In a year of continued turbulence, October represented a month of relative ease in the bumpy Denver real estate market, signaling gratitude across the housing industry. Across the board, the majority of statistics were seasonally consistent with what Denver has seen in years past, boding well for more households having the ability to host a Thanksgiving dinner. In addition, with prices staying consistent month-over-month, the door has opened for buyers that were previously exhibiting burn out in the home search process.
In the month-end active inventory, Denver saw that when lower numbers change, they yield higher percentages. At the end of October, there were 3,376 properties on the market, a 14.98 percent decrease from the previous month. The number of listings also decreased by 13.28 percent, showing minimal changes in the month-end inventory.
There were over three times more single-family properties closed last month in the $500,000-$750,000 category than any other price point. However, currently, there are more single-family detached properties available over $1 million than any other price point, which is far less surprising than the quantity of for-sale properties between $500,000-$750,000.
“Earlier in the year, expectations from sellers were that their homes would sell for substantially above asking price,” commented Andrew Abrams, Chair of the DMAR Market Trends Committee and Metro Denver Realtor®. “While properties are still closing above asking at 101.82 percent of the list price, realities have caught up with expectations. Nevertheless, buyers can be grateful that the extreme bidding wars are less common, and those without 20 percent to put down have a fair shot at a house, and the continued low-interest rates can keep monthly payments down.”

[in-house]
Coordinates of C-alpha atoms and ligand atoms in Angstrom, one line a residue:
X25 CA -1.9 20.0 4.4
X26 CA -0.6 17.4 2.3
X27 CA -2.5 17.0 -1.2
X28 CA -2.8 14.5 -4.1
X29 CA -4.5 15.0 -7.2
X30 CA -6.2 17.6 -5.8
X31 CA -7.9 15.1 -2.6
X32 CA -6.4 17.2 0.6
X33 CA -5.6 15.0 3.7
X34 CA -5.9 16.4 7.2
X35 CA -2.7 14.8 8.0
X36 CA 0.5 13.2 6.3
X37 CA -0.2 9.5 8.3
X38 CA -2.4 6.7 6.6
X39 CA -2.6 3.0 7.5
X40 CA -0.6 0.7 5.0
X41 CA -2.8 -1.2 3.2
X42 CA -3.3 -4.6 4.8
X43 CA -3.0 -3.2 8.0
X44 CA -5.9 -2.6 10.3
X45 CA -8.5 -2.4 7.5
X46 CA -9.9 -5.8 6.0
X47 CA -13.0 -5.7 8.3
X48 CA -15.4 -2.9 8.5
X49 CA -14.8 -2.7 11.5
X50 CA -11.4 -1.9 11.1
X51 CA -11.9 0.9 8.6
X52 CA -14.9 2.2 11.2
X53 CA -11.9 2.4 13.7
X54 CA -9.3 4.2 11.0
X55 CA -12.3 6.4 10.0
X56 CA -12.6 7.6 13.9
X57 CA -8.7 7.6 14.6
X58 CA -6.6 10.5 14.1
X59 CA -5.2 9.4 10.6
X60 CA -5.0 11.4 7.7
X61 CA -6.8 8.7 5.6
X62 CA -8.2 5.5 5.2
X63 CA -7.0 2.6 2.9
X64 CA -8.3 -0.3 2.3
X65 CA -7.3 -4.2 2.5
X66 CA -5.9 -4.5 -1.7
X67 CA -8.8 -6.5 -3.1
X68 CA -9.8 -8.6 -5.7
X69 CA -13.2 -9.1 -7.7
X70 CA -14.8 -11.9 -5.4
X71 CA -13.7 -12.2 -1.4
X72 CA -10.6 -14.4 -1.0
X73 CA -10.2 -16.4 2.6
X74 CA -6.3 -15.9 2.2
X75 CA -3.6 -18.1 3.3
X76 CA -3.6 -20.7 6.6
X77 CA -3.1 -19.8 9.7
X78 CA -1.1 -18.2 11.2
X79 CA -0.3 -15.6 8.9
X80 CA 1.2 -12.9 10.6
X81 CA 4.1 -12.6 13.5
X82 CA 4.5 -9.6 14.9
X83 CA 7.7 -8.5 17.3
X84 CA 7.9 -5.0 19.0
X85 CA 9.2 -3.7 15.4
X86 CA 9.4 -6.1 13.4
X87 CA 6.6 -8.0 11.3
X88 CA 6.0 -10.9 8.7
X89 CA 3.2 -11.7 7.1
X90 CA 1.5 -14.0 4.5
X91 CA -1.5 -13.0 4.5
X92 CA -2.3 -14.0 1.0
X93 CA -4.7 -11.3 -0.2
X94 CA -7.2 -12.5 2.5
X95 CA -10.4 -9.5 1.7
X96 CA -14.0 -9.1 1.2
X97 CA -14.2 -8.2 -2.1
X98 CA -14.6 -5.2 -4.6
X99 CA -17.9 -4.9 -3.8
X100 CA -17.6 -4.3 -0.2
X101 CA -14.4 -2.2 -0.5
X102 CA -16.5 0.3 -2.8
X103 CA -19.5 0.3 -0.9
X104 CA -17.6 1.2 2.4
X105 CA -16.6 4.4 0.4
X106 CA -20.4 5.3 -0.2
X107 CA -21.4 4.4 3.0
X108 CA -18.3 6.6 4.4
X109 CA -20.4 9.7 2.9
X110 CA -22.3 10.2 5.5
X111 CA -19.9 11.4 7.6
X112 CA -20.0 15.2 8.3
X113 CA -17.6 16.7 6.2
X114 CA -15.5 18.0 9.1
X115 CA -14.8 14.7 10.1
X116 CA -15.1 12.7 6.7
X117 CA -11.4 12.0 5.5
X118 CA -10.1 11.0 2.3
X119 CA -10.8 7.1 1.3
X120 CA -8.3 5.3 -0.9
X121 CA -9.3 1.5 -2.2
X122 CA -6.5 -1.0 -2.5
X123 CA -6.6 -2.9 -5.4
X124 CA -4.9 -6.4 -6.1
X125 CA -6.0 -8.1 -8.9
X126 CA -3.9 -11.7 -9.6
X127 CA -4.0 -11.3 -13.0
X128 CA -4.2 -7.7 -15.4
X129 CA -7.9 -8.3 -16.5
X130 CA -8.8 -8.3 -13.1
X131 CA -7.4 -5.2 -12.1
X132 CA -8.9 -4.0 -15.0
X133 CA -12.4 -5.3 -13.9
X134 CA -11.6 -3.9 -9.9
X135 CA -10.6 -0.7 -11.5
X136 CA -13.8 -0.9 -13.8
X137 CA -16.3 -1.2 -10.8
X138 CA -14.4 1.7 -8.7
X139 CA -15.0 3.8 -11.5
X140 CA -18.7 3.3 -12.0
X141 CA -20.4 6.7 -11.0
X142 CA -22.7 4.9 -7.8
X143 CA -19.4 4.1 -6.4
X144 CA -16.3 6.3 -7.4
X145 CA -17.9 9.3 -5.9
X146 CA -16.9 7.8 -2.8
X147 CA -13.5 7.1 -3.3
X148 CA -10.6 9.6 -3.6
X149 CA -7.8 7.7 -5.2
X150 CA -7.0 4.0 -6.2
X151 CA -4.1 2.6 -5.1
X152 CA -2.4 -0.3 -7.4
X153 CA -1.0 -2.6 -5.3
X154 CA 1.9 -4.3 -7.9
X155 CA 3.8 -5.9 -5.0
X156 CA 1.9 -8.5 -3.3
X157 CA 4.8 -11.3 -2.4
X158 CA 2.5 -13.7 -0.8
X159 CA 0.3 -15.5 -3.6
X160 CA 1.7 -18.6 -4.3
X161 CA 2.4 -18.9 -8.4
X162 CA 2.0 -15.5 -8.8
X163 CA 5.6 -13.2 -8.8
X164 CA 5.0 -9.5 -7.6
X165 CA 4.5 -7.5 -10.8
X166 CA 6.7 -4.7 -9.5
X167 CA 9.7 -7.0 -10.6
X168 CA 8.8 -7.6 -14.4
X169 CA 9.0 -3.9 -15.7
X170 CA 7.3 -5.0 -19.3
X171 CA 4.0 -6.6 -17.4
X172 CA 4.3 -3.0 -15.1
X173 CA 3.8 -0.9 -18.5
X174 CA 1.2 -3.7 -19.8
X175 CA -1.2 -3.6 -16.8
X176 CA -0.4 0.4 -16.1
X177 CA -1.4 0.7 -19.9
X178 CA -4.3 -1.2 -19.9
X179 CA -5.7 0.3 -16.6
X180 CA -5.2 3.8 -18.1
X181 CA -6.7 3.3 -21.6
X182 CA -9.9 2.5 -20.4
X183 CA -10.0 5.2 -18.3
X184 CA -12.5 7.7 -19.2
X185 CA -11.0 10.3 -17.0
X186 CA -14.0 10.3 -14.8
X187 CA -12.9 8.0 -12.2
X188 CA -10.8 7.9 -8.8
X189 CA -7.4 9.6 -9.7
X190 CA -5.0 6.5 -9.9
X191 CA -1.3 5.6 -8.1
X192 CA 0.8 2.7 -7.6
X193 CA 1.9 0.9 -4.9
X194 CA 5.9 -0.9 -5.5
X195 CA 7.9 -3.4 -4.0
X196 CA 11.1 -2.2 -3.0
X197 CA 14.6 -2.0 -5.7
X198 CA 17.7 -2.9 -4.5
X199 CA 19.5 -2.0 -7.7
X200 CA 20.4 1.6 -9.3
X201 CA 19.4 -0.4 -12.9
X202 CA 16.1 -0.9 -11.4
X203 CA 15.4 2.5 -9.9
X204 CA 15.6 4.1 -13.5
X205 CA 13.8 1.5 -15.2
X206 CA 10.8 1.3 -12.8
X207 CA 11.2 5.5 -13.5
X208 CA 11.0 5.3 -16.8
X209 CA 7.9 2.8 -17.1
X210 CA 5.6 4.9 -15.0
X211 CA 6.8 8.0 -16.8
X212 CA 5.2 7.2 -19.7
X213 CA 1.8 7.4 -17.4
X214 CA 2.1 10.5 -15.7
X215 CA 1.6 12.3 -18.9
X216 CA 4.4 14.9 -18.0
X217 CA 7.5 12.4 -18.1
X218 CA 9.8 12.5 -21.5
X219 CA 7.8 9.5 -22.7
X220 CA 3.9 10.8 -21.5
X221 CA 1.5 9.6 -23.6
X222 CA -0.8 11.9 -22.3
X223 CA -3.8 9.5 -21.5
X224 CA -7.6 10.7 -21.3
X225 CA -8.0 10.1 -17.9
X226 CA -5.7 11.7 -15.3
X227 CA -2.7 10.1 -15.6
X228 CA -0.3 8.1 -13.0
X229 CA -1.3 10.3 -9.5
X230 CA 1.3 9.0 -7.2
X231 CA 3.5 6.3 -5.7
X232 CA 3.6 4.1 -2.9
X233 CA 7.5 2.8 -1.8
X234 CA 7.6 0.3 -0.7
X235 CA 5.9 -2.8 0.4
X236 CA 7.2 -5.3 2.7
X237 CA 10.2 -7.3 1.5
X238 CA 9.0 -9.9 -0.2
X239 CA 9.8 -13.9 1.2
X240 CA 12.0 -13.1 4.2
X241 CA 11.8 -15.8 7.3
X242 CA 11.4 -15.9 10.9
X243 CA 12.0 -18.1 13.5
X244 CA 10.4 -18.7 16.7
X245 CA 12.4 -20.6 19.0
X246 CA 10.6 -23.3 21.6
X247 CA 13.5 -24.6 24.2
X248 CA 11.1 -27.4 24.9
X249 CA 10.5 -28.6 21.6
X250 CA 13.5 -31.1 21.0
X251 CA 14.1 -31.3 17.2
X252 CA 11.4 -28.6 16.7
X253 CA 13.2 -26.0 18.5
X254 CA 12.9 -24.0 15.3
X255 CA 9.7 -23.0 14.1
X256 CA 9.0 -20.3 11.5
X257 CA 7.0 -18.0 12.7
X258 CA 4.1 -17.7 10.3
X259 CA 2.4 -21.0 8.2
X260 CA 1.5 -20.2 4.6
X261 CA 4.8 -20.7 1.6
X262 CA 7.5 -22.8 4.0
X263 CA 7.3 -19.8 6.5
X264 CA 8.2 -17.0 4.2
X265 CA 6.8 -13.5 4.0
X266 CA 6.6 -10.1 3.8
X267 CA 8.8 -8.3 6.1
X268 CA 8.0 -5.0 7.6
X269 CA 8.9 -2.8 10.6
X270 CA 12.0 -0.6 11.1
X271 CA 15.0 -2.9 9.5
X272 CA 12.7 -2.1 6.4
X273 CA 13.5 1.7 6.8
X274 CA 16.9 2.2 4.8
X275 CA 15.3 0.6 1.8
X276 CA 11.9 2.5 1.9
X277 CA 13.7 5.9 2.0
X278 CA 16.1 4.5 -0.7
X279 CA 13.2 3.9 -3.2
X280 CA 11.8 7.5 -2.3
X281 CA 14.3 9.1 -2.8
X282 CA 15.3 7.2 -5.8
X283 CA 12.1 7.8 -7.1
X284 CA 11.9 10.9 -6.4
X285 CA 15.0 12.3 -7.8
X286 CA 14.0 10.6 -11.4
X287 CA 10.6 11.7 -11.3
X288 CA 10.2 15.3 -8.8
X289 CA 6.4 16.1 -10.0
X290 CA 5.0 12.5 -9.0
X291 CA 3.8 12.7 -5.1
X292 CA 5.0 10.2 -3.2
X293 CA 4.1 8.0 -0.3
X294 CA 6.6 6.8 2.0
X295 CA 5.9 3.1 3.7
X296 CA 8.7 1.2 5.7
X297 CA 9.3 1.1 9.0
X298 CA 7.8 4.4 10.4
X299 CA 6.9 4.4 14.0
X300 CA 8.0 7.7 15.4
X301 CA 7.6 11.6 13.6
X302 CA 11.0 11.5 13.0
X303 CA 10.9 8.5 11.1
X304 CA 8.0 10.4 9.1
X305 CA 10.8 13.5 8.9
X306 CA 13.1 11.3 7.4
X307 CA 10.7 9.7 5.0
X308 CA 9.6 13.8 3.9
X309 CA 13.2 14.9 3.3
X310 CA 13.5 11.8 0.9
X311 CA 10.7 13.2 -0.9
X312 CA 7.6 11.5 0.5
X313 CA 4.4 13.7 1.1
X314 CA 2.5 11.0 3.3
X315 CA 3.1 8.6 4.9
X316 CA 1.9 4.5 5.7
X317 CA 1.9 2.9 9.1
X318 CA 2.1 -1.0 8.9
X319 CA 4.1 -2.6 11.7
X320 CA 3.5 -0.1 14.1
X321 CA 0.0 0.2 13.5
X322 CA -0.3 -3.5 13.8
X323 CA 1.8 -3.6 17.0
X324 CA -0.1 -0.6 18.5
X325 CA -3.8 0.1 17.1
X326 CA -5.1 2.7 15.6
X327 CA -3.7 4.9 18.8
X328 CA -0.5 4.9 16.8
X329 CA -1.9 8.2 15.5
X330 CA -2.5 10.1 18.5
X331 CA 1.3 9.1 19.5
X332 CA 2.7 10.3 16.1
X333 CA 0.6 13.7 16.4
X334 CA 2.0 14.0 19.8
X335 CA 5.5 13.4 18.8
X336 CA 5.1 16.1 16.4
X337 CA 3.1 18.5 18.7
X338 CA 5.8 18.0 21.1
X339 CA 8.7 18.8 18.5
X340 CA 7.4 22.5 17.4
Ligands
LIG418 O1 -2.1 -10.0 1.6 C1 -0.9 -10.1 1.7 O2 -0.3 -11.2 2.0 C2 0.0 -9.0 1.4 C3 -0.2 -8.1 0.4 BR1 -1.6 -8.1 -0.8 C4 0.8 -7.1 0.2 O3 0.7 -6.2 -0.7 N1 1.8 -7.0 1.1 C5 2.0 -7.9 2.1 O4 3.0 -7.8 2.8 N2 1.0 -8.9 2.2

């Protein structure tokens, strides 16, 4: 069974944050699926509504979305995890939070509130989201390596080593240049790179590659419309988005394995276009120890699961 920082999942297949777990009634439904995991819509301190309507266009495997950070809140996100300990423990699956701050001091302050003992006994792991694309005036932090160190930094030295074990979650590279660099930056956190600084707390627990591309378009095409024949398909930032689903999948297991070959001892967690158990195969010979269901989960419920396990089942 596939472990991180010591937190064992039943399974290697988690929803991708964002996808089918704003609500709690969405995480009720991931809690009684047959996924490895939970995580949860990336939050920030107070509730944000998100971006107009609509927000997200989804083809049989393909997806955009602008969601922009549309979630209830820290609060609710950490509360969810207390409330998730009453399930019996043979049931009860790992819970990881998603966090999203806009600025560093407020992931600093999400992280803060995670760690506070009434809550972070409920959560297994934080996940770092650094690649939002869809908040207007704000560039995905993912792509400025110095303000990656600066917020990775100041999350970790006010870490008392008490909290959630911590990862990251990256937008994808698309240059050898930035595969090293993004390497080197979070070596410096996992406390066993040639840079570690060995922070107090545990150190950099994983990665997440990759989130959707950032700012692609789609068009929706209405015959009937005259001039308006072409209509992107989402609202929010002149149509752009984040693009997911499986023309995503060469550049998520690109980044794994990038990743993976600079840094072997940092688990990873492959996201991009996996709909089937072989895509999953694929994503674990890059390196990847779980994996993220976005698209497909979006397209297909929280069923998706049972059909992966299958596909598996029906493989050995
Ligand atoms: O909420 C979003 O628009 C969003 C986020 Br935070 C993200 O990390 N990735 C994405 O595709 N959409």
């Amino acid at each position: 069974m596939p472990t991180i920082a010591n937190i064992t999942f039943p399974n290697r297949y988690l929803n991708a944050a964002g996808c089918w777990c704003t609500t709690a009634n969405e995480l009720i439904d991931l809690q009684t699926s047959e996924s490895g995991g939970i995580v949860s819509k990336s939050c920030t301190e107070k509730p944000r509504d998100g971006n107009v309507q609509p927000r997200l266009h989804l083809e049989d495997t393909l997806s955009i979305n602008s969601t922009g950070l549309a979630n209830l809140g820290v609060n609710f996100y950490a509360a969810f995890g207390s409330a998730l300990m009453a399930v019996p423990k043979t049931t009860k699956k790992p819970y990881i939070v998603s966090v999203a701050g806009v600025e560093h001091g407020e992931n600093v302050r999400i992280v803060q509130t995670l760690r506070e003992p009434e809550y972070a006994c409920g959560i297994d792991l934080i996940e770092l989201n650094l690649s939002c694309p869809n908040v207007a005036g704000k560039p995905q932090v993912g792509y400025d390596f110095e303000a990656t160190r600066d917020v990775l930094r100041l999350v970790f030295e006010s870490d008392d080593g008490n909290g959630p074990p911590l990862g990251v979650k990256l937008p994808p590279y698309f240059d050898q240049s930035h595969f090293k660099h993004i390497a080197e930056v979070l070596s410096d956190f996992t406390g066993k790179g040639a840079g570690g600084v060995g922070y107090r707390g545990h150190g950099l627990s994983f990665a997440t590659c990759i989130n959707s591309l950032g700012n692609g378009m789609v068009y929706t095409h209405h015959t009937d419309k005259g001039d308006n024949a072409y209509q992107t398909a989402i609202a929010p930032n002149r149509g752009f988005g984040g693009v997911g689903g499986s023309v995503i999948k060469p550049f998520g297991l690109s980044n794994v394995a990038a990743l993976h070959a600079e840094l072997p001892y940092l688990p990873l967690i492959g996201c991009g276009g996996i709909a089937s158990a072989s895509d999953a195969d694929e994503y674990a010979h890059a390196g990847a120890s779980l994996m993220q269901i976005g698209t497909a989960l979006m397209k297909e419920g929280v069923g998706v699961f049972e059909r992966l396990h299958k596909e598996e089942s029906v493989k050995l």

This month’s report showed that even though the home buying and selling process has been hard, and Realtors® have had to constantly re-strategize as buyers have felt demoralized and sellers have had to move, there is still much to be thankful for. There have been more homes purchased year-to-date than years past, seasonal effects have re-opened the door for those who had previously felt demoralized from the buying process, and Denver is quickly moving into the holiday season, where there are consistently gaps buyer demand leading into the holiday season.